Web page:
I’m ready to Renovate! But Now What?

Want to know how to find a contractor? Join the club 
This just Published  By MARNI JAMESON |
PUBLISHED: October 17, 2018 at 8:05 am | UPDATED: October 17, 2018 at 8:11 am
“We are only taking work for new home construction or complete renovations,” the woman from the contractor’s office tells me when I ask for a bid on a patio renovation project. But ,I’m trying to find a contractor!!
“That’s it?” I ask. What my job isn’t good enough? I think.
I call another contractor: “The mailbox is full and can’t take new messages.” Sigh.
Calling Home Advisors, a national contractor referral service and got disconnected three times.
After our house got professionally power cleaned, DC and I agreed that the covered patio’s overhang and balcony above could use an update.I asked the house washer if he knew a good contractor. He said he’d check around.
A couple days later he sent a text. “I’ve asked three guys. No one is available.” And so my futile phone calling began. I also asked the well-connected women in my book club. “Good luck finding anyone,” was the universal answer.
I called the National Association of Home Builders to see if I’m the only one who can’t find a contractor.
I’m not alone. “We’re in the midst of a national labor shortage for home remodelers, and I don’t see it easing up anytime soon,” said Paul Emrath, an economist and vice president for survey and housing policy research for the association.
 
A 2017 NAHB remodeling survey found that 91 percent of remodelers reported shortages in available carpenters; 70 percent reported shortages of bricklayers, masons, dry wallers and concrete workers; and half reported shortages in almost every other building trade.
“The shortage has its roots in the 2007-2008 market downturn,” Emrath explained. “That scared workers away, and they haven’t been coming back, certainly not in proportion to the increase in residential construction and remodeling.”
In the first eight months of 2018, Americans spent 60 percent more on residential construction and improvement than they did in the first eight months of 2008, according to NAHB data, and 160 percent more than they did during the same period in 2000.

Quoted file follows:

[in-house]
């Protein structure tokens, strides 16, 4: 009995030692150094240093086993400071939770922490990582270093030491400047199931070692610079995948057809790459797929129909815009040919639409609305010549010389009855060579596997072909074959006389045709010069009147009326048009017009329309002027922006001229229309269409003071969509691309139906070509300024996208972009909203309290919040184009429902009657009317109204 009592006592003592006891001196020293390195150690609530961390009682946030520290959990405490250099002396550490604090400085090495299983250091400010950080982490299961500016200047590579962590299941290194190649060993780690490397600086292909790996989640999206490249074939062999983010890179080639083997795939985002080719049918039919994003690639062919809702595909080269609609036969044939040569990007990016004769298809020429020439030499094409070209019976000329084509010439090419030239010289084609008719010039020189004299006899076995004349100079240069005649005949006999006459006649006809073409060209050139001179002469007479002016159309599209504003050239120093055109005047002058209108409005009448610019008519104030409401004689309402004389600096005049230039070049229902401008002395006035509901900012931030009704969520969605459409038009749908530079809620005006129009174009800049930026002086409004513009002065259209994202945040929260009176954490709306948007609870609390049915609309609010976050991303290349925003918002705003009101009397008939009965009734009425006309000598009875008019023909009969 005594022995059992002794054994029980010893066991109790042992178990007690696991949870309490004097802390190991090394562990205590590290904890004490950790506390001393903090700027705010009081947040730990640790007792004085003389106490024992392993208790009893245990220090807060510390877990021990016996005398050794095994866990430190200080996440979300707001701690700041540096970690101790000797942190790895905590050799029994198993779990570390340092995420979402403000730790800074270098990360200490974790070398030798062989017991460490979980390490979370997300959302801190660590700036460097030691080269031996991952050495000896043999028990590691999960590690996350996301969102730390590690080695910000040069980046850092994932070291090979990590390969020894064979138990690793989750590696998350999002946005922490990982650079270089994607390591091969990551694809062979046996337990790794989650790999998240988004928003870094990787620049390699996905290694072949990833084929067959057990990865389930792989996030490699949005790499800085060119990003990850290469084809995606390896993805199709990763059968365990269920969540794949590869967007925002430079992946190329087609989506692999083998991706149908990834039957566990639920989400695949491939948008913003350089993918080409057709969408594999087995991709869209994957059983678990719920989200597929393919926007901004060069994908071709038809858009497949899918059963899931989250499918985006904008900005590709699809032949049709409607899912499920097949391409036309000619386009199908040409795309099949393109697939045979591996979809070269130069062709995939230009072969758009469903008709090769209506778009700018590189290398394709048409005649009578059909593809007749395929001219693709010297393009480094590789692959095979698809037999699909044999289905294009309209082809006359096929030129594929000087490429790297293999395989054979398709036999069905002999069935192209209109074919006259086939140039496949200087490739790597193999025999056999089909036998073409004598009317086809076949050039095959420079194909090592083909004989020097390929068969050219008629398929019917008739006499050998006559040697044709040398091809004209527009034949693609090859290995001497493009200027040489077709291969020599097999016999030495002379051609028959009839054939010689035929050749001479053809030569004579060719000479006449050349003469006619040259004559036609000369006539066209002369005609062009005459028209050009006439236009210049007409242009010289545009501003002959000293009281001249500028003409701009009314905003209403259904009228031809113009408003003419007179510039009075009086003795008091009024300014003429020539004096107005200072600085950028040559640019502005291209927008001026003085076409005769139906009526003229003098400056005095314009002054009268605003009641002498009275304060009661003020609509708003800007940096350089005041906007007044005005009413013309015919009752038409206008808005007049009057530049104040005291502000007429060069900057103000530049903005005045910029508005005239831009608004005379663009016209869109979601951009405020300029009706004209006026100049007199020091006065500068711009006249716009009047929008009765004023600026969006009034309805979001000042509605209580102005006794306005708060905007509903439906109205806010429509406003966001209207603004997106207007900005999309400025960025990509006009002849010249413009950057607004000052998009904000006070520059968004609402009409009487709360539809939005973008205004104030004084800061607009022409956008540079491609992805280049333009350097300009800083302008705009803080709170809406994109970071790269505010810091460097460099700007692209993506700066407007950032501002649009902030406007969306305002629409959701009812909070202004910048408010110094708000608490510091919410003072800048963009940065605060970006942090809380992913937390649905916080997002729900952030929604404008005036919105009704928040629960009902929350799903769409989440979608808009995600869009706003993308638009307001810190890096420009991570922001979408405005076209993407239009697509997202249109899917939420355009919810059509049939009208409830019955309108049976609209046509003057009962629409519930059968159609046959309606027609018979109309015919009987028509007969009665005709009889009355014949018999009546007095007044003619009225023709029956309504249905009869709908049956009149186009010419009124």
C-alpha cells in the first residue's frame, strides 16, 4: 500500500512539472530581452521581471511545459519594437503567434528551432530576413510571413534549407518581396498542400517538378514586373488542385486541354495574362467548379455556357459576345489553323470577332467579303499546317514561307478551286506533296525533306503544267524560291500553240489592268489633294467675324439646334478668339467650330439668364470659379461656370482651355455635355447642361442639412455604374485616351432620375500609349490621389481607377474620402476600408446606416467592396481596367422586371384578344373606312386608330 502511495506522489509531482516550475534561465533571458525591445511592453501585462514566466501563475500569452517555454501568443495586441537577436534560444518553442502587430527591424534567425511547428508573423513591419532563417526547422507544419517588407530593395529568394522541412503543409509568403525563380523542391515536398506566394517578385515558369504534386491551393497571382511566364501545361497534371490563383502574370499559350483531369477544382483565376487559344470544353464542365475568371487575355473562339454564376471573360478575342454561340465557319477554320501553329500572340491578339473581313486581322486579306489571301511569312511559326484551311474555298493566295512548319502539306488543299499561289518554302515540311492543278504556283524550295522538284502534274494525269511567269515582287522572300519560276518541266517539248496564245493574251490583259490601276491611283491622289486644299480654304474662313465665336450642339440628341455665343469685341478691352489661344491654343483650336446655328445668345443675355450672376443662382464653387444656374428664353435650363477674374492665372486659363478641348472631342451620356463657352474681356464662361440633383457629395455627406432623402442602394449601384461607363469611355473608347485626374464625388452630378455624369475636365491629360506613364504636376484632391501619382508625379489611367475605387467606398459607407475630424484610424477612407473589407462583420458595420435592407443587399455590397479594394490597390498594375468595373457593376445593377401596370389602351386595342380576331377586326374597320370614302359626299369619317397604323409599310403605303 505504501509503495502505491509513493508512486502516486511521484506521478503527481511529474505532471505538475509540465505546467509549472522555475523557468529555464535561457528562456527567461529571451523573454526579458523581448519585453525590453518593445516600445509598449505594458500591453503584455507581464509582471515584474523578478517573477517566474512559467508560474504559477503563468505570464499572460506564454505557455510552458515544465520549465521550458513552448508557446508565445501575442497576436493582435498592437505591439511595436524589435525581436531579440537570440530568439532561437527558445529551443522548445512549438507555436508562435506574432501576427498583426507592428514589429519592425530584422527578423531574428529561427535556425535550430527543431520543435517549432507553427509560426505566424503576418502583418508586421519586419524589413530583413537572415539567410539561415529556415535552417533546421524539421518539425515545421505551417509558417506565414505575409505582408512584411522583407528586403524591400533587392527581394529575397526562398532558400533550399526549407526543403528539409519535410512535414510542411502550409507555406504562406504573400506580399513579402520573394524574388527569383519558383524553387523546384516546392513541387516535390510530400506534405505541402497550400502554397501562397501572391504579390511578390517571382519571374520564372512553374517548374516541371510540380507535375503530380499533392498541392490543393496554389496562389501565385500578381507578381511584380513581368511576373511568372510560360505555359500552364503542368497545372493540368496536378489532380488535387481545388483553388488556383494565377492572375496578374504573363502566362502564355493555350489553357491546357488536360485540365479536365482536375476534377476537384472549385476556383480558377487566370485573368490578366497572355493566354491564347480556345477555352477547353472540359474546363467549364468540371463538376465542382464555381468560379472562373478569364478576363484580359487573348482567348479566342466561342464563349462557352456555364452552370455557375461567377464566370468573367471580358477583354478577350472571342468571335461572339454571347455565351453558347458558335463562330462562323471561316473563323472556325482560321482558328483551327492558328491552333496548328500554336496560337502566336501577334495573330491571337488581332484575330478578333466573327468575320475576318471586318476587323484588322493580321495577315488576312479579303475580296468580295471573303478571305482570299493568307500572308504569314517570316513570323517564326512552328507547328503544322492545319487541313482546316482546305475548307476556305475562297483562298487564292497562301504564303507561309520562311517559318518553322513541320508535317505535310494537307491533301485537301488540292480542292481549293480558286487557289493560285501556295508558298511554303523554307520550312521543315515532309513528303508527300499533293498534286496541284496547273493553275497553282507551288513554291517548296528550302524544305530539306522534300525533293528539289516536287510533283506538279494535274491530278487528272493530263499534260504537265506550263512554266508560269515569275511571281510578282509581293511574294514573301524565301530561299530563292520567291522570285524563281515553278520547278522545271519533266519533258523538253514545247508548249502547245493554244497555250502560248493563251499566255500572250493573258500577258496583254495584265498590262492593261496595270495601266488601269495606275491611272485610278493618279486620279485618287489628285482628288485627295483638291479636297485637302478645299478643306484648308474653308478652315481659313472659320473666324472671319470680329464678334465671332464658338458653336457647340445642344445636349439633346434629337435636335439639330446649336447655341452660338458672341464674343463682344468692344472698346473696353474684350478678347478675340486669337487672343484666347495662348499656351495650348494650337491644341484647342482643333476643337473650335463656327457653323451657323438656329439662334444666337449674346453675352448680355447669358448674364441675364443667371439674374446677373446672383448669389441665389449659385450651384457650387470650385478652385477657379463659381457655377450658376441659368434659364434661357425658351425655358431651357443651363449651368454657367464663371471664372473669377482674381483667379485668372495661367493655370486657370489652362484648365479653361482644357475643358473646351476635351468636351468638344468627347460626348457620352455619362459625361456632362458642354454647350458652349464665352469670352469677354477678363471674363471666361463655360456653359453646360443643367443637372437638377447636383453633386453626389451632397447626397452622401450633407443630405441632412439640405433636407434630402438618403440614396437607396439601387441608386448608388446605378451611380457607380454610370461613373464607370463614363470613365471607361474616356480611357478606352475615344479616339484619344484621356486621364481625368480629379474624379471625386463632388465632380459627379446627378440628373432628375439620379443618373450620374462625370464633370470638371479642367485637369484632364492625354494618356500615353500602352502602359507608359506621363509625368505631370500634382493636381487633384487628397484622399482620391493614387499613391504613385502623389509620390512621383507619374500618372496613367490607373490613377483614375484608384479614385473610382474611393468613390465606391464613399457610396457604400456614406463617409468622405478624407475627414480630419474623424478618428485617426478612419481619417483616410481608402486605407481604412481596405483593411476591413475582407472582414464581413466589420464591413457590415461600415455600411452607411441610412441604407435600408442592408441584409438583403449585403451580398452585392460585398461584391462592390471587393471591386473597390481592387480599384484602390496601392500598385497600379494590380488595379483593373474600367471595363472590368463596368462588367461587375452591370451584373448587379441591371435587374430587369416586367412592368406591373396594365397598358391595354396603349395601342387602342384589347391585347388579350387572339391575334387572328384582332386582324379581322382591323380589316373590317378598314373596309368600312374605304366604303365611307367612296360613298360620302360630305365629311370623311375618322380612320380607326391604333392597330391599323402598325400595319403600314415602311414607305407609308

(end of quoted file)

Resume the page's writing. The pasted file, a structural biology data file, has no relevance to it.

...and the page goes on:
“A strong economy, rising house-price appreciation, and low unemployment are all driving Americans to put money into their homes again,” Emrath said.
“The smaller the job, the worse it is,” he said.
What can a home remodeler to do?
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Be one with the shortage. Accept that you’re at the mercy of a builders’ market, and be prepared to pay more when you find and the work to take longer.
  • Know your place. Subcontractors, including carpenters, plumbers and electricians, are naturally more attracted to work for general contractors or companies they know they can rely on for repeat business than to a homeowner’s job. That means homeowners with smaller, one-time projects take a back seat.
  • Be more attractive. Consumers can make themselves more attractive to a builder by having all the financing lined up, and by being easy to work with, said Emrath.
  • Be patient. If your job is small, which Emrath defines as between $3,000 and $20,000, it will take longer to find a contractor and longer to get the work completed.
  • Consult a national association. Both NAHB and the National Association for the Remodeling Industry have pro-finder tools on their websites that can connect you with professionals in your area. You will still have to check them out.
 
  • Do a deep background check. Because a high demand for workers in a tight labor market attracts flakes, consumers need to be more vigilant in their vetting, said Elizabeth McKenna, NARI spokeswoman. Make sure the worker you’re considering is a licensed contractor, then do some online research. Check with the Better Business Bureau for complaints filed against the worker or company. Check the county court’s website for any suits filed against the contractor. Ask for proof of insurance. Call references.
  • Don’t settle when trying to find a contractorThough I’m tempted to hire anyone who knows one end of a hammer from the other, I will hold out until I find a contractor licensed with proven references. If you hire an unlicensed worker, you have few remedies if the job goes awry or the worker goes AWOL.
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Syndicated columnist Marni Jameson is the author of four home and lifestyle books, including ‘Downsizing the Family Home – What to Save, What to Let Go”.  She can be reached at www.marnijameson.com.

 

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